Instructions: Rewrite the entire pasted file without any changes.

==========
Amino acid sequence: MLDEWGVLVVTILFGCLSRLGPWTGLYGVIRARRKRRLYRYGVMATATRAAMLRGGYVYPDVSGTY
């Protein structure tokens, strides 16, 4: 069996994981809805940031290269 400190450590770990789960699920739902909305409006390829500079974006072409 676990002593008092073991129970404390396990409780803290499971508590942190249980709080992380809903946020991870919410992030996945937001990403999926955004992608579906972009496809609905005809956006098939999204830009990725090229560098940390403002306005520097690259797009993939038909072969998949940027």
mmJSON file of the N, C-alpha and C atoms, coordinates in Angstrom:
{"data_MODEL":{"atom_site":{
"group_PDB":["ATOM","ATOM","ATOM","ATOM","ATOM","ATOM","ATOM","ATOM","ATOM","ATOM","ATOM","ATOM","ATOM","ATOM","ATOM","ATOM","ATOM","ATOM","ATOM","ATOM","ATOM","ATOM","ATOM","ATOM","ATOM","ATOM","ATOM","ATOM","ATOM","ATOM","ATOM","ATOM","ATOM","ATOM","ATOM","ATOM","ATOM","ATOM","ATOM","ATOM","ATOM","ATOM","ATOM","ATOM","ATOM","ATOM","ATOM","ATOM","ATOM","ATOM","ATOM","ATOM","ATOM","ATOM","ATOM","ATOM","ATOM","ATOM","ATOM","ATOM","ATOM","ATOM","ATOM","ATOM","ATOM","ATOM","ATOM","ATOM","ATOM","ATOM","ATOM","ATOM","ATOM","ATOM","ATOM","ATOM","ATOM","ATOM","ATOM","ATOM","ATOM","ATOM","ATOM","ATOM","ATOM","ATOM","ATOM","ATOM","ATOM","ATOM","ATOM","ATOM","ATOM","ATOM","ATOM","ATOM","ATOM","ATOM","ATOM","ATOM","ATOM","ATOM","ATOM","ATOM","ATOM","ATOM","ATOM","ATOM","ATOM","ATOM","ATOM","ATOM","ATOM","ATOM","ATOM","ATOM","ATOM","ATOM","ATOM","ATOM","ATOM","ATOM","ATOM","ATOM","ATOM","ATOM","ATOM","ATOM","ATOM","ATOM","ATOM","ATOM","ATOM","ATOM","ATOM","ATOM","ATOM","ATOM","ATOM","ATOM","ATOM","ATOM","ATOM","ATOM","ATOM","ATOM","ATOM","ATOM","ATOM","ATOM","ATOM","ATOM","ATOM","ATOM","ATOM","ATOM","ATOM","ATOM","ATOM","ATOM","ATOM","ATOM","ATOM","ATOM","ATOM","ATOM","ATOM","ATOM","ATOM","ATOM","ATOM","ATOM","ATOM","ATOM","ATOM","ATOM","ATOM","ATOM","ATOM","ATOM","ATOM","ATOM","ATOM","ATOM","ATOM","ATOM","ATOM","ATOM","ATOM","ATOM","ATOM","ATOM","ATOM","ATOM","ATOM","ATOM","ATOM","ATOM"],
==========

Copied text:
Amino acid sequence: MLDEWGVLVVTILFGCLSRLGPWTGLYGVIRARRKRRLYRYGVMATATRAAMLRGGYVYPDVSGTY
């Protein structure tokens, strides 16, 4: 069996994981809805940031290269 400190450590770990789960699920739902909305409006390829500079974006072409 676990002593008092073991129970404390396990409780803290499971508590942190249980709080992380809903946020991870919410992030996945937001990403999926955004992608579906972009496809609905005809956006098939999204830009990725090229560098940390403002306005520097690259797009993939038909072969998949940027």
mmJSON file of the N, C-alpha and C atoms, coordinates in Angstrom:
{"data_MODEL":{"atom_site":{
"group_PDB":["ATOM","ATOM","ATOM","ATOM","ATOM","ATOM","ATOM","ATOM","ATOM","ATOM","ATOM","ATOM","ATOM","ATOM","ATOM","ATOM","ATOM","ATOM","ATOM","ATOM","ATOM","ATOM","ATOM","ATOM","ATOM","ATOM","ATOM","ATOM","ATOM","ATOM","ATOM","ATOM","ATOM","ATOM","ATOM","ATOM","ATOM","ATOM","ATOM","ATOM","ATOM","ATOM","ATOM","ATOM","ATOM","ATOM","ATOM","ATOM","ATOM","ATOM","ATOM","ATOM","ATOM","ATOM","ATOM","ATOM","ATOM","ATOM","ATOM","ATOM","ATOM","ATOM","ATOM","ATOM","ATOM","ATOM","ATOM","ATOM","ATOM","ATOM","ATOM","ATOM","ATOM","ATOM","ATOM","ATOM","ATOM","ATOM","ATOM","ATOM","ATOM","ATOM","ATOM","ATOM","ATOM","ATOM","ATOM","ATOM","ATOM","ATOM","ATOM","ATOM","ATOM","ATOM","ATOM","ATOM","ATOM","ATOM","ATOM","ATOM","ATOM","ATOM","ATOM","ATOM","ATOM","ATOM","ATOM","ATOM","ATOM","ATOM","ATOM","ATOM","ATOM","ATOM","ATOM","ATOM","ATOM","ATOM","ATOM","ATOM","ATOM","ATOM","ATOM","ATOM","ATOM","ATOM","ATOM","ATOM","ATOM","ATOM","ATOM","ATOM","ATOM","ATOM","ATOM","ATOM","ATOM","ATOM","ATOM","ATOM","ATOM","ATOM","ATOM","ATOM","ATOM","ATOM","ATOM","ATOM","ATOM","ATOM","ATOM","ATOM","ATOM","ATOM","ATOM","ATOM","ATOM","ATOM","ATOM","ATOM","ATOM","ATOM","ATOM","ATOM","ATOM","ATOM","ATOM","ATOM","ATOM","ATOM","ATOM","ATOM","ATOM","ATOM","ATOM","ATOM","ATOM","ATOM","ATOM","ATOM","ATOM","ATOM","ATOM","ATOM","ATOM","ATOM","ATOM","ATOM","ATOM","ATOM","ATOM","ATOM","ATOM","ATOM","ATOM","ATOM","ATOM","ATOM"],